Now if an incoming utility fails to provide power to the community, the power plant can restore power to the community in a matter of minutes. Ahring also noted the newer engine is a Tier 2, meaning fewer emissions while the engine is producing energy.

NCRPC Community Development Representative Nichole McDaniel administered the project in Lincoln. “The City of Lincoln has been great to work with on this as well as past improvement projects,” McDaniel said. “The recent power plant project has been able to provide the city with confidence that they can provide reliable power to their community.”

There are many great things happening in North Central Kansas communities. Periodically we plan to feature projects from around the region to share ways communities have solved challenges. To view more Project Spotlights, visit

This article appeared in the November 2018 NCRPC Newsletter.

Project Spotlight: Miltonvale Park

Tootleville Park is an important part of the City of Miltonvale.

A park is a vital part of many communities. Miltonvale, a town of just over 500 people located south of U.S. Hwy 24, has made many park improvements over the years. Those efforts received a boost when the community was awarded Kansas Department of Commerce Community Development Block Grant (CDBG) funds under the 2015 Special Round category.

The $350,000 award, coupled with more than $35,500 in local contributions, allowed the city to complete a major park improvement project. This, however, was not the first time the community invested in its park. Approximately 10 years ago volunteers built the “Tootleville Playground” area with the help of more than $100,000 in donated funds. A disc golf course came later. It has become a top course in Kansas with an annual tournament. The city has also renovated a Works Progress Administration (WPA) fountain and added a RV Park using foundation and other local funding sources. The CDBG project helped the city replace band shell seating, construct accessible walkways, construct a veteran’s memorial, improve drainage, install fencing for an existing volleyball court, and construct a picnic shelter and a parking area.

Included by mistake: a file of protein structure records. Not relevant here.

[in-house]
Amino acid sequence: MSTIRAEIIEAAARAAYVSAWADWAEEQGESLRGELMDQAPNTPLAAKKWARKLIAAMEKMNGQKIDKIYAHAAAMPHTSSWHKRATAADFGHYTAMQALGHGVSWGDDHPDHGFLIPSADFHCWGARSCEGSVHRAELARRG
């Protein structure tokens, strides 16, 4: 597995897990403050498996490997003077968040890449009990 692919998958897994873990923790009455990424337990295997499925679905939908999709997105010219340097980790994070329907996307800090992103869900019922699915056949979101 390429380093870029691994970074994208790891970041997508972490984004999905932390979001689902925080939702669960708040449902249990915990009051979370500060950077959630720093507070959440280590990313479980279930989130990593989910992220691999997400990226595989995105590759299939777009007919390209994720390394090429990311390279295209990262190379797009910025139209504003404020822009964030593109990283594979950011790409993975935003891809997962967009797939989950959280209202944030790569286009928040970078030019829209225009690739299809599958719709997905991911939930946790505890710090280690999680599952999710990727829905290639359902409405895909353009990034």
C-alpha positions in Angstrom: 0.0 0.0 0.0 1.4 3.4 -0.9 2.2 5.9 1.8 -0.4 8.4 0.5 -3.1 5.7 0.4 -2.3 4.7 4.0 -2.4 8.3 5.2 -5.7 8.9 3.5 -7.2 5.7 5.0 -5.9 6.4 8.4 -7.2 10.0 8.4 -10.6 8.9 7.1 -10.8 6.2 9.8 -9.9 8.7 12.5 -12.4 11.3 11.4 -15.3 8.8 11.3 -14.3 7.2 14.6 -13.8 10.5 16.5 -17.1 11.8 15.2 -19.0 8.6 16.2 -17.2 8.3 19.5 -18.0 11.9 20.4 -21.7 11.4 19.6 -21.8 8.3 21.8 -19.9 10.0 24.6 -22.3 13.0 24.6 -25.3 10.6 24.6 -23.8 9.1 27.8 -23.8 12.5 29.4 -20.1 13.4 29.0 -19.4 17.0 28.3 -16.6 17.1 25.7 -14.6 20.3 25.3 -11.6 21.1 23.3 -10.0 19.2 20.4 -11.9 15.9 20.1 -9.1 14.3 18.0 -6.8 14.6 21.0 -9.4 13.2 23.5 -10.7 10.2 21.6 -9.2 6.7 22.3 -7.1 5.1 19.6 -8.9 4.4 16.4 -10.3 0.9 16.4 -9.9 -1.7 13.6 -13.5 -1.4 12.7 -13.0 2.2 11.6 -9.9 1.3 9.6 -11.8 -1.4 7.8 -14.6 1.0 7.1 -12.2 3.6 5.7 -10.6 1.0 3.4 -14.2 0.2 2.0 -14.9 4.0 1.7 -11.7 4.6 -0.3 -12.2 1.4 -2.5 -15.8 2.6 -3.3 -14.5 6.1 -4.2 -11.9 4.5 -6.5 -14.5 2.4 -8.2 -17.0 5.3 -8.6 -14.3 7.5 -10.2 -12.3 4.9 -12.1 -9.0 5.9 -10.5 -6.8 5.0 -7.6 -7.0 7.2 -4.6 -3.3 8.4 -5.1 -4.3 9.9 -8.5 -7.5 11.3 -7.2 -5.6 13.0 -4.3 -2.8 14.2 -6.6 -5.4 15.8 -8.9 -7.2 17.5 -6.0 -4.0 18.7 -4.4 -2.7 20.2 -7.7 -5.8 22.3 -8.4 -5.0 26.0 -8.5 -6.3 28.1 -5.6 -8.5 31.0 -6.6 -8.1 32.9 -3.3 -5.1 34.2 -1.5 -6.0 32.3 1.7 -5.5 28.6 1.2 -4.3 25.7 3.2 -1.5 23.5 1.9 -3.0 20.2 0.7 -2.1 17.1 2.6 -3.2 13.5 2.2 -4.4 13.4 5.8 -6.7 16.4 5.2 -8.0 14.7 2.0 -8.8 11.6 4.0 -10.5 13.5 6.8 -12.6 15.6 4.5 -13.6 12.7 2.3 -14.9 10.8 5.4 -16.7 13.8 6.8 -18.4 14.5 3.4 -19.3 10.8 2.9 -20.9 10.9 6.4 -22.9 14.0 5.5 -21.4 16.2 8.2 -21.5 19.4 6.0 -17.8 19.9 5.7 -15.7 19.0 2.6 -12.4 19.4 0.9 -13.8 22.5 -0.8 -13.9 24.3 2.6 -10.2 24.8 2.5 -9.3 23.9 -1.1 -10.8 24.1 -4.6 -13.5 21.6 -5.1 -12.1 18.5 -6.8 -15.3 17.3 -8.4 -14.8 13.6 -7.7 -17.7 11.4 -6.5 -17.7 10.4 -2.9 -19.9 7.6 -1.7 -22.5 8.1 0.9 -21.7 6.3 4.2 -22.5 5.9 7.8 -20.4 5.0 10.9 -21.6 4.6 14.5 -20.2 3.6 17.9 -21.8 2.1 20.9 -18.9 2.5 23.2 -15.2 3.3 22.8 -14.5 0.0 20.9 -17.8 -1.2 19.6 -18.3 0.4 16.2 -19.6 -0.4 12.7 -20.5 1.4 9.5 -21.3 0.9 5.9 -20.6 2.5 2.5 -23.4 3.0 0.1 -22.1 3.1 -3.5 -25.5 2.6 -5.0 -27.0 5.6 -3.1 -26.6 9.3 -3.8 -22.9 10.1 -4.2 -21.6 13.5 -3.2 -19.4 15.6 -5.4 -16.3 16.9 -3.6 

According to NCRPC Assistant Director Emily Benedick, Miltonvale’s approach to solve a community need is still relevant even though the CDBG Special Round of funding no longer exists.

“They may be a small rural community, but they find ways to continuously make improvements throughout the city in order to ensure the best quality of life possible for their residents,” Benedick said. “When cities are able to prove that they can help themselves with or without grant funding, it only improves their chances of receiving grant funds.”

According to Miltonvale City Clerk Darla Bebber, the park is a hub of community activity. This summer it is the location of three free movies and a farmer’s market. It is also popular for weddings, photography, disc golf tournaments, festivals, and RV Park.

“The community is proud of the park and utilizes it extensively as well as out of town visitors,” Bebber said.

Miltonvale is home to a long list of WPA structures, many of which are located in the park. The city plans to continue its park improvements.

“On the horizon we hope to renovate the scout cabin and grill and clean up the creek wall area (all WPA structures). It’s all a part of our history and the hard working people that made this park come to life,” Bebber said. “We are also working on markers that will give the history of the park, Miltonvale and the WPA projects.”

There are many great things happening in North Central Kansas communities. Periodically we plan to feature projects from around the region to share ways communities have solved challenges. To view more Project Spotlights, visit

This article appeared in the July 2018 NCRPC Newsletter.